Upcycling Baby Clothes and the Art of (Not) Letting Go
I have a confession: I have an unreasonably hard time parting with my kids’ baby clothes. For reference, my “baby” is 3 years old, and I haven’t thrown anything away that hasn’t been irreparably stained or damaged. I have a problem letting go.
As a mom, there is far too much of this “letting go” business. My kids are still at that magic age where they truly depend on me to help them make most decisions, yet….we parents let go when we:
- …send them to school
- ….drop them off at a play date
- …support their extracurricular interests (even when you have zero interest)
- …let them wear THAT?!
- …make mistakes
Yes, this letting go is a tough proposition to me, because I still see their former baby selves when I look at them. I remember their smell and their baby cry and all those cute “first” moments. So, it’s not about the clothes – I get that. But I’ve found a temporary solution. A stop-gap measure to my problem, if you will.
I’ve started upcycling those precious clothes into new creations.
It started with the tooth fairy, when I decided their tooth pillows would be made out of their baby clothes.
But now I’m on a roll, and this sweet kitty purse is my latest and greatest.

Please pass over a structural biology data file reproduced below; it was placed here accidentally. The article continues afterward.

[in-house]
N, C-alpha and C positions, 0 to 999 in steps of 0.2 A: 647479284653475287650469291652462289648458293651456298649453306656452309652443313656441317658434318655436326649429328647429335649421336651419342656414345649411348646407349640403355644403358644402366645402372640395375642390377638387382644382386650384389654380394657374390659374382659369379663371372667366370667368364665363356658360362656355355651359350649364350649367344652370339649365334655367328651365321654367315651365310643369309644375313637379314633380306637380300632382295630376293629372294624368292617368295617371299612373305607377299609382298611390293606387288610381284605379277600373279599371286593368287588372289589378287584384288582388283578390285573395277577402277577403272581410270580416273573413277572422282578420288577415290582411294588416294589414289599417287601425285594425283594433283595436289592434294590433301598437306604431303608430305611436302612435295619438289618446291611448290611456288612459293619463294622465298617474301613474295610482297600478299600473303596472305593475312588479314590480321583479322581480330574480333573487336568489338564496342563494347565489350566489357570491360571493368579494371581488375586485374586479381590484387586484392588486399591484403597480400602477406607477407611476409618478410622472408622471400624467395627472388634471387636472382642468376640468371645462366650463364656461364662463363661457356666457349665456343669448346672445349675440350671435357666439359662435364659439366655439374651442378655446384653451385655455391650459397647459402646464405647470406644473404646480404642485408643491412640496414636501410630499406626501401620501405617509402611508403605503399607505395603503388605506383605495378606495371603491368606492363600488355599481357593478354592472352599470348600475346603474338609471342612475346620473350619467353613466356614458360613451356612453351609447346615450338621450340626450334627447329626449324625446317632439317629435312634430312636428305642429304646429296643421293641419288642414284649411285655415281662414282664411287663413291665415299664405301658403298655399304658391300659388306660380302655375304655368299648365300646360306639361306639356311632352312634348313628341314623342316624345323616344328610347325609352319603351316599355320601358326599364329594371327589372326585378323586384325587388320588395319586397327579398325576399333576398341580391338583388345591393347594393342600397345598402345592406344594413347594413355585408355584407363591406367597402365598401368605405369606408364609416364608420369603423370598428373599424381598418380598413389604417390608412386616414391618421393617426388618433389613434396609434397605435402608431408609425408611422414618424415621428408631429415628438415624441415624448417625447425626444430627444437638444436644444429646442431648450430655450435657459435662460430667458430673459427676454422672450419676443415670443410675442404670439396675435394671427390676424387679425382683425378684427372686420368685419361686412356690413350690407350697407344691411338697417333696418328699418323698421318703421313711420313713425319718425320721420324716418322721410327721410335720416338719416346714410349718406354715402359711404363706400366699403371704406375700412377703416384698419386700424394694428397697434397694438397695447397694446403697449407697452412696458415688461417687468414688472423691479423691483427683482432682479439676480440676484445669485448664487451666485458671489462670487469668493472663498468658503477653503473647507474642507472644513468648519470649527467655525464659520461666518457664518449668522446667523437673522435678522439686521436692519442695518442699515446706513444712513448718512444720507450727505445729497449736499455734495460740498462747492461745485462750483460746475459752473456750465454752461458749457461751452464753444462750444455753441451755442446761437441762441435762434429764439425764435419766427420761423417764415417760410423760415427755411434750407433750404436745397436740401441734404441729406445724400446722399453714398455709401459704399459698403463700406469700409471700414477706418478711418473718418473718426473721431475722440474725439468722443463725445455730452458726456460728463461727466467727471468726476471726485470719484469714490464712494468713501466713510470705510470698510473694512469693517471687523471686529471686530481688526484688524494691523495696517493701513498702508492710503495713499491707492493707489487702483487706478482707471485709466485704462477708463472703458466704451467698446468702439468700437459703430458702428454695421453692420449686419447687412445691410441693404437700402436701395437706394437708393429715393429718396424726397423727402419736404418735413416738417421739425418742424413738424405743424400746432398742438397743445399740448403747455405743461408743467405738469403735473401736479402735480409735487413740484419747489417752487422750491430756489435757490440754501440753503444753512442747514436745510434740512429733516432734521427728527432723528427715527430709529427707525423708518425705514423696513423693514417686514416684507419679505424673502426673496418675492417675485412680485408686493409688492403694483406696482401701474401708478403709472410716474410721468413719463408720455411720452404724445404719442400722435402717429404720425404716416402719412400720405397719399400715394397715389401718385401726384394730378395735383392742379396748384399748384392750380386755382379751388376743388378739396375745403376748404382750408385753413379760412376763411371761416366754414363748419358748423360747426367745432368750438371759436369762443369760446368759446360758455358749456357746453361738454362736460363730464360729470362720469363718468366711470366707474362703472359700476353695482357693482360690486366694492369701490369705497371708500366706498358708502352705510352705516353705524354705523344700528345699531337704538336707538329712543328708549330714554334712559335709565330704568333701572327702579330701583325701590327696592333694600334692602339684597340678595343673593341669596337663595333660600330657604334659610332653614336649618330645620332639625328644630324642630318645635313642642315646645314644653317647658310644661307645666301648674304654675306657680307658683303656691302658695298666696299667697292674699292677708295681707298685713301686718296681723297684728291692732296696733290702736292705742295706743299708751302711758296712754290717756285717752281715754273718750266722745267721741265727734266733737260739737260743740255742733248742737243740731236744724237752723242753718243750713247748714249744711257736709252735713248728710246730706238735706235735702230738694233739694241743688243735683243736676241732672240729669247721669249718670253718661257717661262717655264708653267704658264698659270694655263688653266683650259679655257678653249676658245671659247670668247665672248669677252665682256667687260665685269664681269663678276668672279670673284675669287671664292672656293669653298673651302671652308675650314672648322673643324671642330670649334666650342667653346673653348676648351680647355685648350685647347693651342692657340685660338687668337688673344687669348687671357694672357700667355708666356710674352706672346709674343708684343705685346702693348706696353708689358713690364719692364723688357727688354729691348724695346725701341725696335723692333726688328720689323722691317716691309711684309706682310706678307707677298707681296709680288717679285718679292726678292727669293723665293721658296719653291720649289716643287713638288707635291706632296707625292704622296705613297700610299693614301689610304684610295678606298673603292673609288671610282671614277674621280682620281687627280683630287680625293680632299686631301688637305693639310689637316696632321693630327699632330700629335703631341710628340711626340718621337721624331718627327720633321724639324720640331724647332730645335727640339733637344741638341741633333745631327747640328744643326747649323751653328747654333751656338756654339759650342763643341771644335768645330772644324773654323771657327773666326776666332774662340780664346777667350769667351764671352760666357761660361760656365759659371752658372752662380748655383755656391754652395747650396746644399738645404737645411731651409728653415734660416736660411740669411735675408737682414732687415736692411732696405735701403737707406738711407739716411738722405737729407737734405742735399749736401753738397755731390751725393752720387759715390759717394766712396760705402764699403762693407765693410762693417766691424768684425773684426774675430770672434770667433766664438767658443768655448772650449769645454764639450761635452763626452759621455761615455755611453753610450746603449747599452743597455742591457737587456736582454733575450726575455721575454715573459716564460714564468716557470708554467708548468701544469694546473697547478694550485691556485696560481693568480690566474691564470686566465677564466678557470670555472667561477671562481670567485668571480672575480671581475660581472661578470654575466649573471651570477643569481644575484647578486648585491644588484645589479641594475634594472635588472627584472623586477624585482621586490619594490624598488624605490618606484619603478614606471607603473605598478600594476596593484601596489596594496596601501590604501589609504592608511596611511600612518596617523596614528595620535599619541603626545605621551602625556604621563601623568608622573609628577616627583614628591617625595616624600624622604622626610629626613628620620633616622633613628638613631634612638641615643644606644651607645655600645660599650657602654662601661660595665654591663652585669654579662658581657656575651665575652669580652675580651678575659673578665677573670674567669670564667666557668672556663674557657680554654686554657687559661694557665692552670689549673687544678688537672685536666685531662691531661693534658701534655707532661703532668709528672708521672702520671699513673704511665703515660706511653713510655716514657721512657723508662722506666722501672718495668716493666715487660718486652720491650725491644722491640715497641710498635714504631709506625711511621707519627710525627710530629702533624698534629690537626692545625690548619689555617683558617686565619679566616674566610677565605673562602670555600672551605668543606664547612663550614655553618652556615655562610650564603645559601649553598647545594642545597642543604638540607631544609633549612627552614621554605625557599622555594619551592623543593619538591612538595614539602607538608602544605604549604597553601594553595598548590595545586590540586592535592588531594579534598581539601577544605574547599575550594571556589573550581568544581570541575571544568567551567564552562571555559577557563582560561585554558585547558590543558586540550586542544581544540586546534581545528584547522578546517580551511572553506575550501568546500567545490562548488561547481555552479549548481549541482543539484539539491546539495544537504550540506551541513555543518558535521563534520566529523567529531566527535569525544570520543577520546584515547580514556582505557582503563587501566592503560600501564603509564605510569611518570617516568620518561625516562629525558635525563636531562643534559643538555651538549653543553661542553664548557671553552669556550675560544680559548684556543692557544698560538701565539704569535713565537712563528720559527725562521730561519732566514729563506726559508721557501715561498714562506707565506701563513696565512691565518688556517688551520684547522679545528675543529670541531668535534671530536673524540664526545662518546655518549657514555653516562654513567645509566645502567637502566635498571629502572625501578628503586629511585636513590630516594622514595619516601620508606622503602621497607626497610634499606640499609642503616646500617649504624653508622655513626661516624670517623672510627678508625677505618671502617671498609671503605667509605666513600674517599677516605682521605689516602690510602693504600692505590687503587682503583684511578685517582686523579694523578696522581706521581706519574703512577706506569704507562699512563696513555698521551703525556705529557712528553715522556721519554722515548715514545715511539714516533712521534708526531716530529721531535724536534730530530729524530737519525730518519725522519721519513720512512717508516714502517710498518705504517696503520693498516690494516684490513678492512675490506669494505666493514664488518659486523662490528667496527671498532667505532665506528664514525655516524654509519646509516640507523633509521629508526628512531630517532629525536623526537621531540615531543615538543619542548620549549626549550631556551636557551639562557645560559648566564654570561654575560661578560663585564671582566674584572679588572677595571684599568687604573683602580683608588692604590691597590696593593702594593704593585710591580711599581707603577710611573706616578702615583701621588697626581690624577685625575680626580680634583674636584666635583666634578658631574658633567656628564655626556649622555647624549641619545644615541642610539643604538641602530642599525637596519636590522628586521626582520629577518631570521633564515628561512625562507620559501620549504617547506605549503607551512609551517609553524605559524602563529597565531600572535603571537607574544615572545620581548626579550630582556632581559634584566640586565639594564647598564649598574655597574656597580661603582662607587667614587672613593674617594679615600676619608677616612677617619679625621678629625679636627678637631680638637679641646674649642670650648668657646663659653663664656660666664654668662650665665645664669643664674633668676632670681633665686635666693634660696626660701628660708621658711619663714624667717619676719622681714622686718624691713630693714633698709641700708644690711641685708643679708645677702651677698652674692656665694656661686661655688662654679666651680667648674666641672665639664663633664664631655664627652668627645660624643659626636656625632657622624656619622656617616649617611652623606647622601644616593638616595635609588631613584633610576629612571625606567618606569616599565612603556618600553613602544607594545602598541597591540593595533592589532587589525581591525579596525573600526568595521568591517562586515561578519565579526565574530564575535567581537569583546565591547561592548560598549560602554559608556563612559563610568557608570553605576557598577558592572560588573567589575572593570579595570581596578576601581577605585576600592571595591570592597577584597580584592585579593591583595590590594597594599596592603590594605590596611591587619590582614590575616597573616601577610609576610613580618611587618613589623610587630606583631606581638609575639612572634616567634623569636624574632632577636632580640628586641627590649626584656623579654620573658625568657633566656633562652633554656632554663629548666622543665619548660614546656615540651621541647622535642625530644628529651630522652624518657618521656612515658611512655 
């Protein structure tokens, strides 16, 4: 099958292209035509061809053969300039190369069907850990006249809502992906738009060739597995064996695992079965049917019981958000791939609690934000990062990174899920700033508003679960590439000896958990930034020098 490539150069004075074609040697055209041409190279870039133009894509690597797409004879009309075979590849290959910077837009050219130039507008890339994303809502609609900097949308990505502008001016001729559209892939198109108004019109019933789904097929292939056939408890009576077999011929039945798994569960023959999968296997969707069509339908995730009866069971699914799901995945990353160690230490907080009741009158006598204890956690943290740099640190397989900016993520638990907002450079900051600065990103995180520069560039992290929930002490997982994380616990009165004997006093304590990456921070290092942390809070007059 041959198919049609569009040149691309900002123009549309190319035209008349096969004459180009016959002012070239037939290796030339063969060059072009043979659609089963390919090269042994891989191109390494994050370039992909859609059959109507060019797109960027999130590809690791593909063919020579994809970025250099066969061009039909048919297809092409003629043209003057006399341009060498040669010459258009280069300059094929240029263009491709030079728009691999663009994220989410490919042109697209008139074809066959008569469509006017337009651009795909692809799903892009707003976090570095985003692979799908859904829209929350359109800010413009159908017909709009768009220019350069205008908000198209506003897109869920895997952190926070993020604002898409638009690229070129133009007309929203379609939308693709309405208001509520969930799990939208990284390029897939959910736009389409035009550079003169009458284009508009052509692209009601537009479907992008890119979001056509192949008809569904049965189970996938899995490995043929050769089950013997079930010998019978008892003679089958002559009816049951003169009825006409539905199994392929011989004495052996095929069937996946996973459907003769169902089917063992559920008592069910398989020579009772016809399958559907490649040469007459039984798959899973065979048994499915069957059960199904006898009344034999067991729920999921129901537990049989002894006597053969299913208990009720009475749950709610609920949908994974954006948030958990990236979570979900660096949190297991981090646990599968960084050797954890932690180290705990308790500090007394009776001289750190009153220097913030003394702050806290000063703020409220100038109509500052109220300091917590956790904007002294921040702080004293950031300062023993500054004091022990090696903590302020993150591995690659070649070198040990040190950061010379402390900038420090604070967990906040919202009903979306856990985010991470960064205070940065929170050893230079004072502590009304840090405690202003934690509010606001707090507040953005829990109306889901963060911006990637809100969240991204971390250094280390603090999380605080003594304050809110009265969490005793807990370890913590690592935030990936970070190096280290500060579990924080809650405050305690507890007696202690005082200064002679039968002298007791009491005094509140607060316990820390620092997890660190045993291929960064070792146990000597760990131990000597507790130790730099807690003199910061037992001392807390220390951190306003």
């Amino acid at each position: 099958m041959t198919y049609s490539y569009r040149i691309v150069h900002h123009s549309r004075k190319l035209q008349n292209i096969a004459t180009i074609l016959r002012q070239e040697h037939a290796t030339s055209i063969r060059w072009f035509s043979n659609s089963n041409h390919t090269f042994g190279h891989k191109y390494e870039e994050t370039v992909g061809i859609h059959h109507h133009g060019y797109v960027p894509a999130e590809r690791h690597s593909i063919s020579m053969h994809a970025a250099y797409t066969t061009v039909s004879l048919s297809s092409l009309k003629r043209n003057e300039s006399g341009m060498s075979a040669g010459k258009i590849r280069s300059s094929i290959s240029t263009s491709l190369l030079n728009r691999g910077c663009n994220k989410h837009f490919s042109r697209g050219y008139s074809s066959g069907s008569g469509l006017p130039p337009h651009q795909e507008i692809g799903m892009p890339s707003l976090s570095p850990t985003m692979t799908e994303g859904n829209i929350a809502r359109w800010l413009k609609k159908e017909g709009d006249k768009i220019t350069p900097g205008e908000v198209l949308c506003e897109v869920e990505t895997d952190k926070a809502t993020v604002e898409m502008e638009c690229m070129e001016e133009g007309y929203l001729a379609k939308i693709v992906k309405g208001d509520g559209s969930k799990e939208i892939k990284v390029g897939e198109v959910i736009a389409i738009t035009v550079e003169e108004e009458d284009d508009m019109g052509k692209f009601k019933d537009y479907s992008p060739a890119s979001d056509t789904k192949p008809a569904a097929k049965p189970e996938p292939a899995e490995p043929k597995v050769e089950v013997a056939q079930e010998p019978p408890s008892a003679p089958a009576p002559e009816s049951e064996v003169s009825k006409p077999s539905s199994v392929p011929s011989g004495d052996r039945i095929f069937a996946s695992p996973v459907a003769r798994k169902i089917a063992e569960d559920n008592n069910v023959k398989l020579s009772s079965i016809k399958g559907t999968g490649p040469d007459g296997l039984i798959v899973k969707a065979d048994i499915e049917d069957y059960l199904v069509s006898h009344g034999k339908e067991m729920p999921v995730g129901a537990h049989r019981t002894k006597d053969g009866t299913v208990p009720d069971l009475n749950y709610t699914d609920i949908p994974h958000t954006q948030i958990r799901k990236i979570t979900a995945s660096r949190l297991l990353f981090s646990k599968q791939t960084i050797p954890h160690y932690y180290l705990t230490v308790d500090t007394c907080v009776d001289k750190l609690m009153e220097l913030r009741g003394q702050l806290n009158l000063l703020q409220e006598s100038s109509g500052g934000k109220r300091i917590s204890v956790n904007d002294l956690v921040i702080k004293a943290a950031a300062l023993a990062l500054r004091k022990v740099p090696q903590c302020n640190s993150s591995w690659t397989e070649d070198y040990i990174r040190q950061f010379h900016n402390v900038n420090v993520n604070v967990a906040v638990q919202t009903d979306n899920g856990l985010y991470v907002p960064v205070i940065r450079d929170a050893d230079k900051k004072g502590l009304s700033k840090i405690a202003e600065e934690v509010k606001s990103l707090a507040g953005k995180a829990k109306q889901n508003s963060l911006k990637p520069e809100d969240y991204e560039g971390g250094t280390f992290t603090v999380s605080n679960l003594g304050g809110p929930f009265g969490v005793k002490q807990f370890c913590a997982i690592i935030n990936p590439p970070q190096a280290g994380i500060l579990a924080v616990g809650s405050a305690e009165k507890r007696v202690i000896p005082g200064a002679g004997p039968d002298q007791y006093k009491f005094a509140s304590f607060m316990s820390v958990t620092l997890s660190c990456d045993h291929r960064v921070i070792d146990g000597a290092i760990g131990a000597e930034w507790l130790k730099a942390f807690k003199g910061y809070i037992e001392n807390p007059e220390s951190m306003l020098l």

Pants to Purse Upcycle
I started with this pair of cords. Admittedly, this wasn’t one of my favorite items….I think this was handed down to us, and the season and size was never spot on. But yet I liked the idea of corduroy fabric for this upcycle project.
I decided to use the existing hem of the pants as the opening hem of my purse. I also used the existing side seam to help me give a more finished look to the front flap.
I took pretty fabrics from two other baby outfits to use as ear accents, cheeks, and an interior liner, and used flossing thread to stitch a kitty face to the purse flap.
I sewed the ears to the interior of the pant hem, at the purse opening. Then I used the extra bit of fabric on the purse flap (taken from the existing side seam in the pant) and sewed that portion on top of the hem, in front of the ears. This existing seam helps the purse flap stay closed and gives it a finished look.
I sewed the interior lining to the bag, then turned it inside-out to make a final seam at the bottom of the purse to close it.
The finished product is kind of adorable.
Most importantly this girl loves it, and I get to be reminded that, while she’s not really baby anymore, she’s still my baby.
What do you think of my pants- to – kitty purse baby clothing refashion? I’d love to hear from you in the comments below!